Kids’ WB ready to fill void

Nov 26, 2001  •  Post A Comment

Fox Kids Network’s weekday demise could be Kids’ WB’s gain.
Set to become the lone broadcast network to clear kids programming in pattern (3 p.m. to 5 p.m.) this season, Kids’ WB is looking to grab more ratings and a larger share of ad dollars from its cable network competitors Nickelodeon and The Cartoon Network.
“We do hope to get a decent bump in scatter, but we anticipated this [Fox Kids Network’s weekday exit] coming down after the Disney acquisition,” said Jed Petrick, president and chief operating officer of The WB. “We took a shot at this happening in the upfront [kids ad market] when we sold the bulk of our time, so we’re well-positioned to take advantage of it.”
While Fox has seen double-digit percentage ratings declines, Kids’ WB has been up or even. In boys 2 to 11, Kids’ WB’s weekday lineup is posting a 2.0 rating/12 share average, up 11 percent year to year this season. Among its core boys 6 to 11 demographic target (2.2/14) Kids’ WB has held even year to year, while Fox Kids Network dropped a precipitous 50 percent in the key demo (1.1/12) due to the one-hour-earlier start time at 2 p.m. for its block.
During last summer’s kids upfront, which marked the fourth year of what has been a contracting market for all broadcast and cable network kids purveyors, Kids’ WB and sister AOL Time Warner-owned Cartoon Network combined ad sales for the first time.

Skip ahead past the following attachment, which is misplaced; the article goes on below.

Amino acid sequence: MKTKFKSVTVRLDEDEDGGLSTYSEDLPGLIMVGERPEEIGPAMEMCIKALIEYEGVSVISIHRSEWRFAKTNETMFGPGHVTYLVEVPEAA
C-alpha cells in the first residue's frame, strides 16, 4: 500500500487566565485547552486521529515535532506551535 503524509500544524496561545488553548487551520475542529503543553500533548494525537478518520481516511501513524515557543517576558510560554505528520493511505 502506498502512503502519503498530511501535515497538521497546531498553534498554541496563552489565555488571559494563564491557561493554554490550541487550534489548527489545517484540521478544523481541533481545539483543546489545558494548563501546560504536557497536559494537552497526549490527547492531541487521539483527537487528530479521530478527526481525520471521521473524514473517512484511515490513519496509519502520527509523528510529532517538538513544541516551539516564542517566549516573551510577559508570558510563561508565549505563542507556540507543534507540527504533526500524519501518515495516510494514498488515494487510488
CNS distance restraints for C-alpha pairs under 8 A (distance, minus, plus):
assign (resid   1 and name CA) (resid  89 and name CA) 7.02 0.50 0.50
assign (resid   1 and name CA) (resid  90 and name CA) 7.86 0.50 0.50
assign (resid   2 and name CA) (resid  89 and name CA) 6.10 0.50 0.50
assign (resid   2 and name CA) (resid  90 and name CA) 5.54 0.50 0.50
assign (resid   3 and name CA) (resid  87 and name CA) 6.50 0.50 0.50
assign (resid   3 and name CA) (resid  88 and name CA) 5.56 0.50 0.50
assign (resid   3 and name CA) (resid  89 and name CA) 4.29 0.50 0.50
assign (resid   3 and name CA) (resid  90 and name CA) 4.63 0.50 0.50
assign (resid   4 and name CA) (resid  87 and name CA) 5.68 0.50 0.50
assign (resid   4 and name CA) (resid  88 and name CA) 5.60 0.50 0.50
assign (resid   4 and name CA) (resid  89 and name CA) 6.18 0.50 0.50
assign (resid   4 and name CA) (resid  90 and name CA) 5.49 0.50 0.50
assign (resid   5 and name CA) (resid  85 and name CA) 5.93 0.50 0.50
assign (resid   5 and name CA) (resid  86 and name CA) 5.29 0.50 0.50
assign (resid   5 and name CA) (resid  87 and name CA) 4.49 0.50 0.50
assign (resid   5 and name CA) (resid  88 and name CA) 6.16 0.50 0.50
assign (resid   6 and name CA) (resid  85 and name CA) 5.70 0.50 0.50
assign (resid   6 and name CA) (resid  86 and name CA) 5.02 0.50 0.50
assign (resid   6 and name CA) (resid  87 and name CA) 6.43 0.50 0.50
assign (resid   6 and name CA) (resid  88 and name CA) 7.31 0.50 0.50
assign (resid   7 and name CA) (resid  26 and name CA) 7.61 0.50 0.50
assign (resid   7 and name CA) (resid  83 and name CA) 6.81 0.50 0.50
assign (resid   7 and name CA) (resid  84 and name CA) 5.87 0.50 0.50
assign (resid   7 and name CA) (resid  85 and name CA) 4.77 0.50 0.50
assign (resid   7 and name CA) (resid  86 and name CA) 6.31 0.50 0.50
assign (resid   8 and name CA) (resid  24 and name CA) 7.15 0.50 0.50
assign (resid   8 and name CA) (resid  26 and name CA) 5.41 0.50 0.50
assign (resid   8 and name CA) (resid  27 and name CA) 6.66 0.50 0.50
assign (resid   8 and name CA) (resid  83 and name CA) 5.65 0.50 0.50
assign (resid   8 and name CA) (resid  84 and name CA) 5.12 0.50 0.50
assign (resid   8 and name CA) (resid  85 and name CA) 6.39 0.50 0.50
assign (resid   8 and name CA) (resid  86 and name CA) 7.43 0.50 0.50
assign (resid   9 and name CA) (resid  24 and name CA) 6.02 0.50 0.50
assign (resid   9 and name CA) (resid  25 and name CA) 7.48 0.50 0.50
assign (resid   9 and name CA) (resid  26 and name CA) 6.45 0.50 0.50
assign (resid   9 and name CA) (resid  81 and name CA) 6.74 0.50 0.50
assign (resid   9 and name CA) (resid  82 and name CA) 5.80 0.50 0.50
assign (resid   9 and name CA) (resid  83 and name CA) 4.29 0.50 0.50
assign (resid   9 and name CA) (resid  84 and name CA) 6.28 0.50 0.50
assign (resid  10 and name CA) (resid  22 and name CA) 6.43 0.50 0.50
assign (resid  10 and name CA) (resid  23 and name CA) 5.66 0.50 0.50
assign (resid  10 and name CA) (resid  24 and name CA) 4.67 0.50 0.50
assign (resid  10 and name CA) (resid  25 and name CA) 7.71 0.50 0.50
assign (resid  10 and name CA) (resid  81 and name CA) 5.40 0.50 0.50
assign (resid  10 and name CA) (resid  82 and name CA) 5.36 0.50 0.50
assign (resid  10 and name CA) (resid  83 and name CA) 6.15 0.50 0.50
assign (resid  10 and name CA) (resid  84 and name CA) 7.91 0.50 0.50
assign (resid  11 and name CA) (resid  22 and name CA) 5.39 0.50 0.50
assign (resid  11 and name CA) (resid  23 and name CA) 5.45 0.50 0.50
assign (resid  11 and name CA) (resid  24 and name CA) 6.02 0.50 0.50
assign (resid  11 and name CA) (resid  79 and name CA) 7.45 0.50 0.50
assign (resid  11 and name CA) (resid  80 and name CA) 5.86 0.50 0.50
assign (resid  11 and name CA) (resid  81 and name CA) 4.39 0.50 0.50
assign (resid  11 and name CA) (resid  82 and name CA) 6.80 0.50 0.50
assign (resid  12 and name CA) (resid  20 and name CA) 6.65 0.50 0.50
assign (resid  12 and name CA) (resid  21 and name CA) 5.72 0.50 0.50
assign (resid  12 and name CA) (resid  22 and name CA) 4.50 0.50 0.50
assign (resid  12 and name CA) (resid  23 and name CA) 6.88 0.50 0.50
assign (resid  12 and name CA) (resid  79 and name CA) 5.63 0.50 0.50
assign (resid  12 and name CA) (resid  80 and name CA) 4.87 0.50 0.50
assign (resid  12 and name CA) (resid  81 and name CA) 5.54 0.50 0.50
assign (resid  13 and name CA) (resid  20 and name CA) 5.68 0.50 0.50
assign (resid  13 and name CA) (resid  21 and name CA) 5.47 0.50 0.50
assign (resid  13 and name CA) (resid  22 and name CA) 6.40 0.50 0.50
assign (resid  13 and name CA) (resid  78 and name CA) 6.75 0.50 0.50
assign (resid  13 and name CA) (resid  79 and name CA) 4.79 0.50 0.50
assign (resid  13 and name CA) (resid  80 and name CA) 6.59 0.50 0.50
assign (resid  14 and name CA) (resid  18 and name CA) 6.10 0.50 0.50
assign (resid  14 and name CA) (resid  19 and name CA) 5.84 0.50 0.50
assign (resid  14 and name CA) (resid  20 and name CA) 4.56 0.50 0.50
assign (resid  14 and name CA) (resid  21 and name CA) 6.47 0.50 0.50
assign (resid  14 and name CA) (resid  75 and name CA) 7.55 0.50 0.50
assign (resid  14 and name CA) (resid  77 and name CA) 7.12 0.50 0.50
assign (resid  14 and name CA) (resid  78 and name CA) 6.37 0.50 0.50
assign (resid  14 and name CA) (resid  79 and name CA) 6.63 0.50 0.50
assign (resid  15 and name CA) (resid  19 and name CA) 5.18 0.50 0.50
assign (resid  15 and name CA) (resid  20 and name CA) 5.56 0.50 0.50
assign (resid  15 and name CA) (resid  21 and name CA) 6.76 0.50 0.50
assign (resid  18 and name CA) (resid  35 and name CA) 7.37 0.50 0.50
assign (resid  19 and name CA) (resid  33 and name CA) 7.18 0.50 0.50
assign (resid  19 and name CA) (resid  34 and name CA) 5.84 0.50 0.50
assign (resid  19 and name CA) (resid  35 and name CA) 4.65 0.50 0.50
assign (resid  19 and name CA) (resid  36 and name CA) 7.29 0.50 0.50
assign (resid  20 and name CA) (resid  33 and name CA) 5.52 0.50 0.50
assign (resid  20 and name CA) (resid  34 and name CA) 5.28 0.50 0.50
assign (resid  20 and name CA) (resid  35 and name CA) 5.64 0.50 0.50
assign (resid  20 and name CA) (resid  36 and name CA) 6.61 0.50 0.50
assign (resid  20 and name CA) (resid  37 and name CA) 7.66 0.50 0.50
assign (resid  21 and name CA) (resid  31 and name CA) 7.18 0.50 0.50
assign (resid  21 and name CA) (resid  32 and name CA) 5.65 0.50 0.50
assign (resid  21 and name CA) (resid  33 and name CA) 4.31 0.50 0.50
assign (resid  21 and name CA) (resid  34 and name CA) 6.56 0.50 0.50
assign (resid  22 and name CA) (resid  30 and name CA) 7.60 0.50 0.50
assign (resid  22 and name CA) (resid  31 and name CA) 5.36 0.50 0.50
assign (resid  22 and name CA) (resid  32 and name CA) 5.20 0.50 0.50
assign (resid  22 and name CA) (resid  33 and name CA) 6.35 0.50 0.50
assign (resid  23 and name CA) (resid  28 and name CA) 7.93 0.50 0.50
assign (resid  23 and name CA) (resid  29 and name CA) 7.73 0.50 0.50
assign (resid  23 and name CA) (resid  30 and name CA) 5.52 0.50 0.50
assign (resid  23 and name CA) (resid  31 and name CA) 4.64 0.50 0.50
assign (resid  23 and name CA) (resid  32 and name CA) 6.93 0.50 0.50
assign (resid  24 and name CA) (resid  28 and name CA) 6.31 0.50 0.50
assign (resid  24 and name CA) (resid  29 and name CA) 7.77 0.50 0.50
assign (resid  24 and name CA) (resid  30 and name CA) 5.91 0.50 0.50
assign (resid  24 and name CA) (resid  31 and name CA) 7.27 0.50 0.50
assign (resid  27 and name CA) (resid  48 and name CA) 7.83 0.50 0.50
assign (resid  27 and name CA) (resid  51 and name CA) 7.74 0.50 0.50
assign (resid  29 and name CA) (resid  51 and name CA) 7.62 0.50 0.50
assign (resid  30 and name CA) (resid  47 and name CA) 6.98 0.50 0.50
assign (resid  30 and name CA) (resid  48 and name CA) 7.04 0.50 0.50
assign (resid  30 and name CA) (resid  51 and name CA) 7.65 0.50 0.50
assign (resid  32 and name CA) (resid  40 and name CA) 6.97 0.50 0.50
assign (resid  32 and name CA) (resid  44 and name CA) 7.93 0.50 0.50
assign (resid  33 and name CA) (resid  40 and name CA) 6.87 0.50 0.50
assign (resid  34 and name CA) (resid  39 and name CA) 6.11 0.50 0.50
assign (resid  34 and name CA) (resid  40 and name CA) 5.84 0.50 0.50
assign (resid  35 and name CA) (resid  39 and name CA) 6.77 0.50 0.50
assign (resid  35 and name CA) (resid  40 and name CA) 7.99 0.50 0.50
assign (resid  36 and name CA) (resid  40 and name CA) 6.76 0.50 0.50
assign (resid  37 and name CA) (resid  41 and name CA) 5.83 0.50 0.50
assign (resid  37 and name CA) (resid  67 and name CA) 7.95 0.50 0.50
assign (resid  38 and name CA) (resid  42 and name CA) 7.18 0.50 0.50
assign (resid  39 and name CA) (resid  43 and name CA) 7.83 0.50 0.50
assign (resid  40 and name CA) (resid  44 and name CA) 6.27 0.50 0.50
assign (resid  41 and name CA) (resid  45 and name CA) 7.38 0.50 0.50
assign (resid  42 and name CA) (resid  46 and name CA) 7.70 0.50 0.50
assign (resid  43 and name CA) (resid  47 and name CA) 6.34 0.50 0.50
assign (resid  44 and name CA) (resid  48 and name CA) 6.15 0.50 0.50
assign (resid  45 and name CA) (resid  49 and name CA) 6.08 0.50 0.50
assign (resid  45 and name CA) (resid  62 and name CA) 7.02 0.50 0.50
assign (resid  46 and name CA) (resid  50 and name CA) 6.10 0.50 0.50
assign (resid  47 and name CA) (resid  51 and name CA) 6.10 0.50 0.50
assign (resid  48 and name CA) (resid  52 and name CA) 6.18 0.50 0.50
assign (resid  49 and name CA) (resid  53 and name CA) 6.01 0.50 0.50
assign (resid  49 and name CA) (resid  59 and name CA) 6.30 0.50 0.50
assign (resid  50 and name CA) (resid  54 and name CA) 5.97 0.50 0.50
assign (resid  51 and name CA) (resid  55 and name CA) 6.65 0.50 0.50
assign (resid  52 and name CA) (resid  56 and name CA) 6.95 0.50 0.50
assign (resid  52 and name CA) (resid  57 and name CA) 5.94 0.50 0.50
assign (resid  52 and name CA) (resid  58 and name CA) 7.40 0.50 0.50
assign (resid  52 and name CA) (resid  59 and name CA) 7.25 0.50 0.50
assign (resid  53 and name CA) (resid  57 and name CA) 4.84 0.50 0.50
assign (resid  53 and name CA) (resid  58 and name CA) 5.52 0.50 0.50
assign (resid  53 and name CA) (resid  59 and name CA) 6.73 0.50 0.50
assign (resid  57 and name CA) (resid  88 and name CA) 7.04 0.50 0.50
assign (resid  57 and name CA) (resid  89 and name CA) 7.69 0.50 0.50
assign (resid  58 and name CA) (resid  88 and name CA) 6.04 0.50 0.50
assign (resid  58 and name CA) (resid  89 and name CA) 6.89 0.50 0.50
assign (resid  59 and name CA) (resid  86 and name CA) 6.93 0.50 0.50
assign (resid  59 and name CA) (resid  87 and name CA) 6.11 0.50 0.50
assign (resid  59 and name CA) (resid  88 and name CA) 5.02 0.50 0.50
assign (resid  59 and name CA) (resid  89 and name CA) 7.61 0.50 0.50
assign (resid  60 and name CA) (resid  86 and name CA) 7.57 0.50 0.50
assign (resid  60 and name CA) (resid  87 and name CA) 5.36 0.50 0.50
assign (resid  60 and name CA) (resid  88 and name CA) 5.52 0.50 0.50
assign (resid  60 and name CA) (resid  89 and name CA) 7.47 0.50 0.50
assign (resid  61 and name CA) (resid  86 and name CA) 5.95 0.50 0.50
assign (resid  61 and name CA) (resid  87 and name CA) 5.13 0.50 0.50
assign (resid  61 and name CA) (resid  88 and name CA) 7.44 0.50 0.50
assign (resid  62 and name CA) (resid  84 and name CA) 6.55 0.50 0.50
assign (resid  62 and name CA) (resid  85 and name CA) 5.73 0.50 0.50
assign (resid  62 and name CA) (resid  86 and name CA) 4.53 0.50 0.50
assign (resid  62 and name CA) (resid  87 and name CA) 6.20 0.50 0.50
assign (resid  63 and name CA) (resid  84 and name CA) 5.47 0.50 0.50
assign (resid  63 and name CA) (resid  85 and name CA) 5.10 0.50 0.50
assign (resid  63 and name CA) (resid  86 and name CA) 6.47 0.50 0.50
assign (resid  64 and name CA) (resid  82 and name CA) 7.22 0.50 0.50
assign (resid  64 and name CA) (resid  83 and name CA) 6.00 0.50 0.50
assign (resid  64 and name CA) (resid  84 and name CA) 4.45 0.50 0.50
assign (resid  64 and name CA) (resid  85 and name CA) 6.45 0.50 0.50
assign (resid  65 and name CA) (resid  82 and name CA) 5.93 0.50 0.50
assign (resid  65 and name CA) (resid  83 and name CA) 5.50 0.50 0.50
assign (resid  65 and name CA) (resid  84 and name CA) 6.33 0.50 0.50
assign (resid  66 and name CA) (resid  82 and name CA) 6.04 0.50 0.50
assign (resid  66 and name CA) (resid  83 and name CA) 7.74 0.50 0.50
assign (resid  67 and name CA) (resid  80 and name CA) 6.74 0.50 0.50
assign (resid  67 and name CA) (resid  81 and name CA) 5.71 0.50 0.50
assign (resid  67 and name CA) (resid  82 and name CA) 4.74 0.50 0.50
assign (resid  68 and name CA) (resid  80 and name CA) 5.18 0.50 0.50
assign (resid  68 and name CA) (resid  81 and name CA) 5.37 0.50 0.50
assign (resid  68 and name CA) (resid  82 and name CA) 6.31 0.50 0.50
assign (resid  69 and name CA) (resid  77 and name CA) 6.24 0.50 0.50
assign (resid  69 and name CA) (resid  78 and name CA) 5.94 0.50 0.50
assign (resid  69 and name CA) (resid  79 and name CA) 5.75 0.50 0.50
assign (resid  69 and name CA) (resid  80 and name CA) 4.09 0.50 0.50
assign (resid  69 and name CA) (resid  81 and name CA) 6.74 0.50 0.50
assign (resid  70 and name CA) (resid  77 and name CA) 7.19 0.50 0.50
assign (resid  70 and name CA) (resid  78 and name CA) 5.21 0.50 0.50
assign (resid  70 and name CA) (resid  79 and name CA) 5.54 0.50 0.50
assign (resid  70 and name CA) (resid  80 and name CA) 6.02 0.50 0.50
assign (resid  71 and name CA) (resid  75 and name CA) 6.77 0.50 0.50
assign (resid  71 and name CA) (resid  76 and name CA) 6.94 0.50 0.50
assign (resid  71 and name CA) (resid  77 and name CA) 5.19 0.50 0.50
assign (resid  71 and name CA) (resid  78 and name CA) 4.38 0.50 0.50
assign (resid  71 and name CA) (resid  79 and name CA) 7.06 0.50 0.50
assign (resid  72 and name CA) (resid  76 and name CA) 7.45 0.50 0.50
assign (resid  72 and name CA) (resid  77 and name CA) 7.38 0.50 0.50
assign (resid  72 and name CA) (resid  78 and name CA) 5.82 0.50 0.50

Although cost-per-thousand rates were flat or down a couple percent year to year, Cartoon and Kids’ WB increased their overall market share to about 35 percent (or about $245 million to $262.5 million) of the $700 million to $750 million estimated total kids upfront market. Viacom’s Nickelodeon networks, which hold about 40 percent market share, are estimated to have taken in $300 million plus.
Kids’ WB is also benefiting on weekdays and weekends from promotion on Cartoon. The two networks share promotion of Cartoon’s Toonami block, and individual Kids’ WB shows regularly get plugs on the cable network.
Mr. Petrick also hinted at other “sponsored participant promotions” being put into the works for “off-air,” in-store-type promotions, but he declined to identify the new advertising partners as the deals are still being finalized.